Meanwhile Secretary of State Mike Pompeo has planned a trip to Russia next week to meet with President Vladimir Putin. It will be the first time Pompeo travels there as State Secretary and among the issues on the agenda are US-Russia relations on Venezuela and Iran, as well as arms control, Russia’s battle in Ukraine, and nuclear-weapons related negotiations with North Korea. Apparently Pompeo and Putin also intend to discuss US election interference efforts originating from Russia. And President Trump on Thursday said that former State Secretary John Kerry should face prosecution for discussing details of the US-Iran nuclear deal with Iranian officials after he left office. On the same day Trump invited Iranian leaders to, “call me.” Iran responded saying, “there will be no negotiations with America.”
A new Reuters poll has found increased support among Americans for impeaching Trump. Forty five percent of Americans now want Trump impeached, which is a five point increase from a month ago. However half of all respondents said that the Congressional inquiries into Trump were interfering with the business of running the government. According to Reuters the poll, “did not make clear whether investigation-fatigued Americans wanted House of Representatives Democrats to pull back on their probes or press forward aggressively and just get impeachment over with.”
State lawmakers in Alabama postponed a vote on a controversial bill that would have banned almost all abortions and criminalized doctors who performed them. The state Senate moved to resume voting next Tuesday after a battle broke out over how far the ban should go. Anti-abortionists planned for the Alabama bill to be challenged all the way to the Supreme Court where they hope for an outcome that curtails women’s right to control their own bodies. Meanwhile in Georgia where Republican Governor Brian Kemp just signed a draconian abortion bill into law, four film production companies announced they would boycott the state until the law was overturned. Georgia has become a popular production destination for some film and television projects.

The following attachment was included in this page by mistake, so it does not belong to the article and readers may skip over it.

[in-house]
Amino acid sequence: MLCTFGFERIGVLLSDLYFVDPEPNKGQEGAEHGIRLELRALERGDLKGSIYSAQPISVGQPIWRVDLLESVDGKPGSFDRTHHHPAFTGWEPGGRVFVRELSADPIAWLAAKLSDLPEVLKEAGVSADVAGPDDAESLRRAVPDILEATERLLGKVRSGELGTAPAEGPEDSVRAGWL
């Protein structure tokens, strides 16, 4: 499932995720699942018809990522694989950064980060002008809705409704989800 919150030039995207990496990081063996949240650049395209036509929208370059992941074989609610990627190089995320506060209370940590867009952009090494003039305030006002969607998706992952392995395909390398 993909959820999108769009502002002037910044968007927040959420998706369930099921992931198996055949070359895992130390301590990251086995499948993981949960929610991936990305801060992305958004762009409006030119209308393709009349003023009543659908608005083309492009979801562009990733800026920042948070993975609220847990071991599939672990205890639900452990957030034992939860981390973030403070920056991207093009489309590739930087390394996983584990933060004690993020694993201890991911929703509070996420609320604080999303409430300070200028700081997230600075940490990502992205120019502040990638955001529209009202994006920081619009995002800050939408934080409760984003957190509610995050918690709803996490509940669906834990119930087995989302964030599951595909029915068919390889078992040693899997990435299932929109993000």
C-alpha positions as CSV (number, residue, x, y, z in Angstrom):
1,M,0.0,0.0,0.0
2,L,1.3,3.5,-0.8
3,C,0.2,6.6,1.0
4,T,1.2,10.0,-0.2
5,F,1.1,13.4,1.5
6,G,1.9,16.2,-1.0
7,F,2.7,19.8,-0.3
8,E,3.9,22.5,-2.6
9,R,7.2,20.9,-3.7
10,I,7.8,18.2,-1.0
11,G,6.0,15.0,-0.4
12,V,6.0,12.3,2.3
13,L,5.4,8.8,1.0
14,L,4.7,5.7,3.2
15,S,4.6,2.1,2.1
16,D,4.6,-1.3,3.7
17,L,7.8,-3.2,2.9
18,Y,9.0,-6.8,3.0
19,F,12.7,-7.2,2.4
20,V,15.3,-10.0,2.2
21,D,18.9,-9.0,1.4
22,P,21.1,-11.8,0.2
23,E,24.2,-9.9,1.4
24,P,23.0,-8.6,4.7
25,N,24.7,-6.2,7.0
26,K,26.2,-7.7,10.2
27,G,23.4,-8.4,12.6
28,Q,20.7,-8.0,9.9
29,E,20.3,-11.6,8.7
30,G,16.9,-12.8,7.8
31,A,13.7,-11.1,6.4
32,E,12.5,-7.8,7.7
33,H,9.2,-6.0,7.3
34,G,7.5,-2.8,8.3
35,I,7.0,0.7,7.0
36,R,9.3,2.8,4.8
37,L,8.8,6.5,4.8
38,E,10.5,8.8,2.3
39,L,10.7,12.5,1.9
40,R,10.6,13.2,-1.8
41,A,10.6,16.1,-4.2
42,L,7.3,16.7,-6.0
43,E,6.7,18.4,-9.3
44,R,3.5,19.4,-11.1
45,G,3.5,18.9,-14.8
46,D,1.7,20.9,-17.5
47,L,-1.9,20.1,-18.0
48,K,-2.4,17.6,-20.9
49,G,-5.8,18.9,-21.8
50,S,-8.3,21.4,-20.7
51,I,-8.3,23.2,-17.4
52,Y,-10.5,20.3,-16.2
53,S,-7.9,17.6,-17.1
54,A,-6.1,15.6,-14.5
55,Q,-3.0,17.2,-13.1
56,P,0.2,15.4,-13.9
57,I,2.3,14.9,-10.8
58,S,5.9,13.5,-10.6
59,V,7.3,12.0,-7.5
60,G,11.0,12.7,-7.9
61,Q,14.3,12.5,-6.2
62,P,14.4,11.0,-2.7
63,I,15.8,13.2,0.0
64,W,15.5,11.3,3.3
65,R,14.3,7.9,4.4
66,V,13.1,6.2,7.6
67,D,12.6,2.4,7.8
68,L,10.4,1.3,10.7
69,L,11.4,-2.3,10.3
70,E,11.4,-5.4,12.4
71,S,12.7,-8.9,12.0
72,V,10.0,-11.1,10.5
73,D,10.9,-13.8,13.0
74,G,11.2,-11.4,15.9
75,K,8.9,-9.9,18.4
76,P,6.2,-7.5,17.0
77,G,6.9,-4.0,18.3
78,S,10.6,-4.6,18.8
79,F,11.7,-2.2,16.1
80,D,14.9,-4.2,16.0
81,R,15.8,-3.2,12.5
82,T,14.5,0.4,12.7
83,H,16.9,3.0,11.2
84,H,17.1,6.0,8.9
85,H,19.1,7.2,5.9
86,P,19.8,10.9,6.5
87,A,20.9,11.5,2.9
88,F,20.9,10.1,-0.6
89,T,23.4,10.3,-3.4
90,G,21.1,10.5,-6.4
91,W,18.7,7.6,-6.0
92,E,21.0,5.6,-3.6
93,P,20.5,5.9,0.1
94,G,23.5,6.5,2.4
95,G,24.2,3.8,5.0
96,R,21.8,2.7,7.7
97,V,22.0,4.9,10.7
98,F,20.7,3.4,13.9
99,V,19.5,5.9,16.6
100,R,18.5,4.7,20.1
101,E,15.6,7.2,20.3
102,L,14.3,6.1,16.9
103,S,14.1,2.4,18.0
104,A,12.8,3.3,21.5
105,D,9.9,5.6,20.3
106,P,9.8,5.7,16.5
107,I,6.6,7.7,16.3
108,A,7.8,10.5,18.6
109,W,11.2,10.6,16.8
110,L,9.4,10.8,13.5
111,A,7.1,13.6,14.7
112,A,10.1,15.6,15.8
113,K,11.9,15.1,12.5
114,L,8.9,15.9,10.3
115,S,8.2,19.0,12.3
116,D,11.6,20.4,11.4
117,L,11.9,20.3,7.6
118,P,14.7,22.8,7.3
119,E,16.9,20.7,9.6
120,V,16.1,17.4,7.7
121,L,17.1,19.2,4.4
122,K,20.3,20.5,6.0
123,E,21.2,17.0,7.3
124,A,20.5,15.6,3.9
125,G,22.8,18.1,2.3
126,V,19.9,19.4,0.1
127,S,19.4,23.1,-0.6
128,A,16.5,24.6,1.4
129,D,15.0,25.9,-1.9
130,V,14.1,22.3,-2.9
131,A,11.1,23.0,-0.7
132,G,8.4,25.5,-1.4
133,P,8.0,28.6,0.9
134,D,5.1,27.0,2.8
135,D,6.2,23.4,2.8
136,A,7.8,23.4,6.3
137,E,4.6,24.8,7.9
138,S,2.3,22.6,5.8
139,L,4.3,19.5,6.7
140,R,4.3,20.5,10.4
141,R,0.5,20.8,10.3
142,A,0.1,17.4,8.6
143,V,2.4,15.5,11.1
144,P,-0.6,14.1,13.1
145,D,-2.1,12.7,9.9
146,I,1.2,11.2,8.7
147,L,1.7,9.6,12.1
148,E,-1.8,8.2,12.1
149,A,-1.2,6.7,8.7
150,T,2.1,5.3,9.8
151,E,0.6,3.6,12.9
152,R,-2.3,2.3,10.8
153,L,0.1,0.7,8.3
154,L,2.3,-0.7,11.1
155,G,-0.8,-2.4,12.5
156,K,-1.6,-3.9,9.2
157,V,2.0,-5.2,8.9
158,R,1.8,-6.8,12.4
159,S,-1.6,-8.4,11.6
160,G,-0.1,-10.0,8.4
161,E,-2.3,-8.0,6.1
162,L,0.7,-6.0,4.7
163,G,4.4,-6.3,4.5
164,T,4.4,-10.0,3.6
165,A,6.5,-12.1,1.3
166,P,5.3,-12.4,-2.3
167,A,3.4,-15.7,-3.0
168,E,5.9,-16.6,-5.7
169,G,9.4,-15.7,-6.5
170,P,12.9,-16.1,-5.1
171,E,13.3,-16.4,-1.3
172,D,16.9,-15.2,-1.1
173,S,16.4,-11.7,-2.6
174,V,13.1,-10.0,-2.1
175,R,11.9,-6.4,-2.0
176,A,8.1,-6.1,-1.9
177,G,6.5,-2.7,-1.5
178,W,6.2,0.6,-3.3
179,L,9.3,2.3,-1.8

In immigration news, the Housing and Urban Development Department has announced that as part of its implementation of the Trump Administration’s attack on immigrants, it would be evicting 55,000 children in undocumented families from public housing. HUD Secretary Ben Carson announced the proposed rule on Friday saying that it is intended to, “make certain our scarce public resources help those who are legally entitled to it.” The law already prohibits undocumented immigrants from accessing subsidized housing, but does allow mixed-status families to occupy the housing. Under the leadership of Trump’s virulently anti-immigrant adviser Stephen Miller, that rule is being changed so that all household members are required to have legal status. This means that US citizen children of undocumented parents will likely be evicted. Also on immigration, news emerged that dozens of Border Patrol agents are being trained to conduct asylum interviews of those seeking refuge at the border as part of a pilot program. Critics say it is highly inappropriate for those in an immigration enforcement capacity to conduct such interviews.
And finally, whistleblower and activist Chelsea Manning has been released from jail after being held for more than 2 months for contempt of court after she refused to testify against Wikileaks’ Julian Assange. But Manning was subpoenaed again just as she was released, and could likely face more jail time.